Gov. Cooper has declared April as Child Abuse Prevention Month, recognizing the role everyone plays in helping North Carolina’s children reach their full potential. This Child Abuse Prevention Month, community organizations, government agencies, businesses, faith groups and other stakeholders will come together to focus on creating partnerships to prevent child maltreatment from occurring and the importance of building hope for children and families. This year’s theme for Child Abuse Prevention Month is "Building A Hopeful Future Together." NCDHHS and Positive Childhood Alliance North Carolina (formerly Prevent Child Abuse North Carolina) recognize that every single child is filled with tremendous promise, and all North Carolinians are responsible for defending and nurturing that potential. In collaboration with statewide partners like NCDHHS, PCANC is championing a new theory of change in North Carolina, which aims to build the well-being of our state’s children and families. Read a news release for ways you can help NCDHHS and PCANC advance family-centered prevention programs and policies.
A puzzle with a piece that reads Medicaid.
Tailored Plans for Behavioral Health and I/DD Launch July 1
Eligible North Carolinians covered by NC Medicaid Direct will be covered by a Tailored Plan beginning July 1. Tailored Plans are a new kind of NC Medicaid Managed Care health plan for approximately 210,000 beneficiaries with a serious mental illness, a serious emotional disturbance, a severe substance use disorder, an intellectual/developmental disability (I/DD) or a traumatic brain injury in North Carolina. They will cover doctor visits, prescription drugs and services for mental health, substance use, I/DD and traumatic brain injury in one plan. Tailored Plans will also provide services that support well-being, such as food, transportation and housing. The name of the Medicaid plan will change but the services covered remain the same. A bilingual toolkit with accessible resources is now available for people impacted by the transition to Tailored Plans. The NC Medicaid Enrollment Broker will mail a letter in mid-April to anyone moving to a Tailored Plan. Tailored Plan beneficiaries will need to choose a primary care provider (PCP) between April 15 and May 15, 2024. If the beneficiary doesn’t choose a PCP by May 15, the Tailored Plan will assign one to them. People can change their PCP through Jan. 31, 2025. Find more information about Tailored Plans on NCDHHS' Medicaid website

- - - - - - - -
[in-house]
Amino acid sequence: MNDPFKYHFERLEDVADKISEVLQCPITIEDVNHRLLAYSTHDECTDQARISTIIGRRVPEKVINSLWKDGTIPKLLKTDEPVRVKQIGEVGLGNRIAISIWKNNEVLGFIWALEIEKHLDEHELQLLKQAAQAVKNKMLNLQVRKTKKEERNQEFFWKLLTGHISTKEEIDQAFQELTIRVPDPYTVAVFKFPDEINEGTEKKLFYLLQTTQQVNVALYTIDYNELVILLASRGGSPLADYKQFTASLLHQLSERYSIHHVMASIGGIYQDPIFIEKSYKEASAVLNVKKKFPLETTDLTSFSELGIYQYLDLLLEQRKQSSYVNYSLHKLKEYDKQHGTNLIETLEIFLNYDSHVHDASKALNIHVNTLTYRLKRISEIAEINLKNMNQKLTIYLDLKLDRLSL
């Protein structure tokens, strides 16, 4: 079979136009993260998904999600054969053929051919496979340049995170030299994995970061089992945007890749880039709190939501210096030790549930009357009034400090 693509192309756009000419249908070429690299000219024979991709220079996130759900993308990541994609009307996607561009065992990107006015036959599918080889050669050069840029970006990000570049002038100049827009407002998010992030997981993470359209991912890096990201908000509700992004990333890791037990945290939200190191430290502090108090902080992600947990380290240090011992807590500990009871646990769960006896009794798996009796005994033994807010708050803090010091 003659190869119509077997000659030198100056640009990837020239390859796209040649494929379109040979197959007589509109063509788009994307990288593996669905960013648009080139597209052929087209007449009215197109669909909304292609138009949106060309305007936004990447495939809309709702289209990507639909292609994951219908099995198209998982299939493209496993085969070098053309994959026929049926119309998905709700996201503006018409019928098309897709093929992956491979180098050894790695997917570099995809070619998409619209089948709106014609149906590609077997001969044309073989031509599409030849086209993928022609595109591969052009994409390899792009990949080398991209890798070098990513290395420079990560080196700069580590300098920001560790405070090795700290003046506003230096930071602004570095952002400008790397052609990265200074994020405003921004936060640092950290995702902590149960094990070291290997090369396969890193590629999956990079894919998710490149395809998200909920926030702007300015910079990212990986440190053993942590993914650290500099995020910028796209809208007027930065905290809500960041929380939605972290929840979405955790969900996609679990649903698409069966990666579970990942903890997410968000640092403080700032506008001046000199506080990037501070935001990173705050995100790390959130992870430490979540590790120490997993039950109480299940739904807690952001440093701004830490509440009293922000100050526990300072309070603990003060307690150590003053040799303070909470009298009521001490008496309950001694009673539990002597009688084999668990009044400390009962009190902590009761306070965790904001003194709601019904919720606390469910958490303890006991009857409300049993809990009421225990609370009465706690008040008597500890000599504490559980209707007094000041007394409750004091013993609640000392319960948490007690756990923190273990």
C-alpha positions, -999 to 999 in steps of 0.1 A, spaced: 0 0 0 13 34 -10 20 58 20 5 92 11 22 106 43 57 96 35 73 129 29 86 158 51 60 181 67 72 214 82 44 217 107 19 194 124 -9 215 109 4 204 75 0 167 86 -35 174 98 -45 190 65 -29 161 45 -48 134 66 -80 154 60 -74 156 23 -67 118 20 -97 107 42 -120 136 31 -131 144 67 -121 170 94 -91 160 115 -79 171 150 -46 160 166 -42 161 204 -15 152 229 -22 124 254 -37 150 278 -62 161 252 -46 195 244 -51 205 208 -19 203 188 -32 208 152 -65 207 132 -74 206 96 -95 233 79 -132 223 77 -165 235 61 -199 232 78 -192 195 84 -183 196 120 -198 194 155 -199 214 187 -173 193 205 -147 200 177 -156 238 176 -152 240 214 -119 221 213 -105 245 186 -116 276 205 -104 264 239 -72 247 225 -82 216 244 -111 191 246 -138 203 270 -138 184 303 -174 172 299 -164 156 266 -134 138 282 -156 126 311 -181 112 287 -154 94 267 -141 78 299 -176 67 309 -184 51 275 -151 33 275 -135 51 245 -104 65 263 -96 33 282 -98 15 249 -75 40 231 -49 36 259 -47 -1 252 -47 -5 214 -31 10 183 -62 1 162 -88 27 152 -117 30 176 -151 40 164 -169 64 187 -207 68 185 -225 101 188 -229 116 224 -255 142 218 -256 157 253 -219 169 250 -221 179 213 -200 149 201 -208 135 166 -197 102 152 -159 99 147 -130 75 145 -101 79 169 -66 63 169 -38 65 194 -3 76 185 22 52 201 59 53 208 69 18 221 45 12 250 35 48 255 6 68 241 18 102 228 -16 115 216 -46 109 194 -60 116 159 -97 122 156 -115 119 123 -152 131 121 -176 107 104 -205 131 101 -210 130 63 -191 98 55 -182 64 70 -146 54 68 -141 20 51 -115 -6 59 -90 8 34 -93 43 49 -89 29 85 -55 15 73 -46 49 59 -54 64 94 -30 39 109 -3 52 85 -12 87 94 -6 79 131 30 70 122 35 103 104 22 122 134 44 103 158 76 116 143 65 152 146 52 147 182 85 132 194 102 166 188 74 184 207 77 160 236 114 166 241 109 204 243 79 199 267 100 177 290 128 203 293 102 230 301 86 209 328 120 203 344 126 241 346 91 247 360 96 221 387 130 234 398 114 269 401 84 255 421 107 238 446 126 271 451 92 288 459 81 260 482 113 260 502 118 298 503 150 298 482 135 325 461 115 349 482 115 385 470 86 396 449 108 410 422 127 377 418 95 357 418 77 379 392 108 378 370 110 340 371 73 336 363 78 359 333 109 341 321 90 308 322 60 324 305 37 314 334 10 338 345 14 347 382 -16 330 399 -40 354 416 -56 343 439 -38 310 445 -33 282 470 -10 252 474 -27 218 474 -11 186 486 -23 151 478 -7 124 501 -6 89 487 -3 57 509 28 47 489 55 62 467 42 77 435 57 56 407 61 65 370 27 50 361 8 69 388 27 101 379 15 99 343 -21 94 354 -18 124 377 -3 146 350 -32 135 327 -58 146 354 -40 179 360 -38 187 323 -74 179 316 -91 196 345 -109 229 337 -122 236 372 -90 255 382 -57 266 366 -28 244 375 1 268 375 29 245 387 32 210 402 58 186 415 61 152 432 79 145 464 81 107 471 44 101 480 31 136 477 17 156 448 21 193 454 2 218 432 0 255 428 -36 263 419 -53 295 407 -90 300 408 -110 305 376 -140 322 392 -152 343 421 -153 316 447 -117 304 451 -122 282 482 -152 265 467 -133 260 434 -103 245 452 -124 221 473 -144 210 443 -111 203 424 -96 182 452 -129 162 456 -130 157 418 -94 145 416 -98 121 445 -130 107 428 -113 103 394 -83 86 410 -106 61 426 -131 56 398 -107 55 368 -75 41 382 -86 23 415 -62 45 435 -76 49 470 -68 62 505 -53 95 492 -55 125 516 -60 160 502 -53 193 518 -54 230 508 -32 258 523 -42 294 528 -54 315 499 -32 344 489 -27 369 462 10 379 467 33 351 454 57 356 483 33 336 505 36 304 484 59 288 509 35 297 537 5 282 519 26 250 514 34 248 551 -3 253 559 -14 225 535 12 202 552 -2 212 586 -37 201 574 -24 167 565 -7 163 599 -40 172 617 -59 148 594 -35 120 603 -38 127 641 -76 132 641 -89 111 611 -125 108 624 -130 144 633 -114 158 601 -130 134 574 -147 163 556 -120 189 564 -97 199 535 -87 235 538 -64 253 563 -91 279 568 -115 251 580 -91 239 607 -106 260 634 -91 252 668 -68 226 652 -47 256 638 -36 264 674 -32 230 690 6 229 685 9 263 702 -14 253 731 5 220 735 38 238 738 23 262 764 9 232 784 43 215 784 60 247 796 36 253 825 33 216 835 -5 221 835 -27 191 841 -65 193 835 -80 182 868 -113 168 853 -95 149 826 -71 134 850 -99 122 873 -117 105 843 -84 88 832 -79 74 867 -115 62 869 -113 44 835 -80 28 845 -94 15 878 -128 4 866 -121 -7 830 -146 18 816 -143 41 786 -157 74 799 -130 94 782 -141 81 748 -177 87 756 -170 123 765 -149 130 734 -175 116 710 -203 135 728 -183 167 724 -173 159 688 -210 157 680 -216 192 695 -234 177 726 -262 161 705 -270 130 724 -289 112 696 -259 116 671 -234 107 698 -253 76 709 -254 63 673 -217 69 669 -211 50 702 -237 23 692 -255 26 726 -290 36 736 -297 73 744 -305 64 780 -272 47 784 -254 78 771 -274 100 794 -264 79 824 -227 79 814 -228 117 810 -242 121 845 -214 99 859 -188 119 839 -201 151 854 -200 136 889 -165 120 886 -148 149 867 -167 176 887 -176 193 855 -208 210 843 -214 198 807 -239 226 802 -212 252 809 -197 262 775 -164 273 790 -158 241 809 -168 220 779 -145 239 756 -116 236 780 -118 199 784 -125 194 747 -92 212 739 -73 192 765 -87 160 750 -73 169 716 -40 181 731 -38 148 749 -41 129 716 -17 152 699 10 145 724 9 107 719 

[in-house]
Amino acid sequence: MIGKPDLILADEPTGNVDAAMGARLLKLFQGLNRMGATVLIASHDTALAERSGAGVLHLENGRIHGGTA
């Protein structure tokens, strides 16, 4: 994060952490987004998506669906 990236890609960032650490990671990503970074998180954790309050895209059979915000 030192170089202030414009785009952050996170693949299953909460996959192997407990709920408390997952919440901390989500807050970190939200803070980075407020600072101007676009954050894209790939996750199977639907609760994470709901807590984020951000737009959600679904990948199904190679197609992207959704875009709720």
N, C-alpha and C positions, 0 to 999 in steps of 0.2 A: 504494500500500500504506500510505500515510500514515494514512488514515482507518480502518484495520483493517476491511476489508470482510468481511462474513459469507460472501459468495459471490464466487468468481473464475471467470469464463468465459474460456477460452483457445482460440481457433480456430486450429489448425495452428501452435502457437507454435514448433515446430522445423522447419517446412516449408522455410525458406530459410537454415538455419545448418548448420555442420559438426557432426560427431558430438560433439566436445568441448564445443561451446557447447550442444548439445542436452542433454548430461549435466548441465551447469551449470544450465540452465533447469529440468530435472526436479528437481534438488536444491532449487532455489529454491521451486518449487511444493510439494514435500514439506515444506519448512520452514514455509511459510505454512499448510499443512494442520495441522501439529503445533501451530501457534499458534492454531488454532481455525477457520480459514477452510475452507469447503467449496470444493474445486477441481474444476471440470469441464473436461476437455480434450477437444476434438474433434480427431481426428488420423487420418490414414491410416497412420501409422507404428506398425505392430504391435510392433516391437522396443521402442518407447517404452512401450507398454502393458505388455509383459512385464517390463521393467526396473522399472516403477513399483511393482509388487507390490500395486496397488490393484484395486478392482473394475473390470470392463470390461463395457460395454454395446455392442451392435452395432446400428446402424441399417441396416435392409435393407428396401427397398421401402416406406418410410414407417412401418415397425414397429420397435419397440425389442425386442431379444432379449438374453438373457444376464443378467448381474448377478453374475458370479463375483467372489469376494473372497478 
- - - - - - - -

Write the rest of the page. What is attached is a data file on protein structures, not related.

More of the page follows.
A teacher working with a young student.
NCDHHS to Participate in Child Care Forums in Vance and Granville Counties
Ariel Ford, NCDHHS' Director of Child Development and Early Education, will participate in two upcoming child care forums on April 30 and May 23 in Henderson and Oxford, respectively. The events seek to raise awareness of the state's child care crisis and the need for more child care opportunities in North Carolina that support children’s healthy development and learning, allowing parents to work and keep businesses running. Last year, 278 child care facilities closed in North Carolina and the demand for child care far surpasses the supply. A recent survey of North Carolina child care programs from the National Association for the Education of Young Children shows that 60% of facilities report a staffing shortage and 55% are under-enrolled due to the lack of staff. Rural counties in North Carolina are disproportionately impacted. The April 30 event will be held at the Perry Memorial Library, 205 Breckenridge St. in Henderson from 6-7 p.m. The May 23 event will be held at the Grand at Oxford Days Inn & Suites, 913 Martin Luther King Jr. Ave., in Oxford from 6-7 p.m.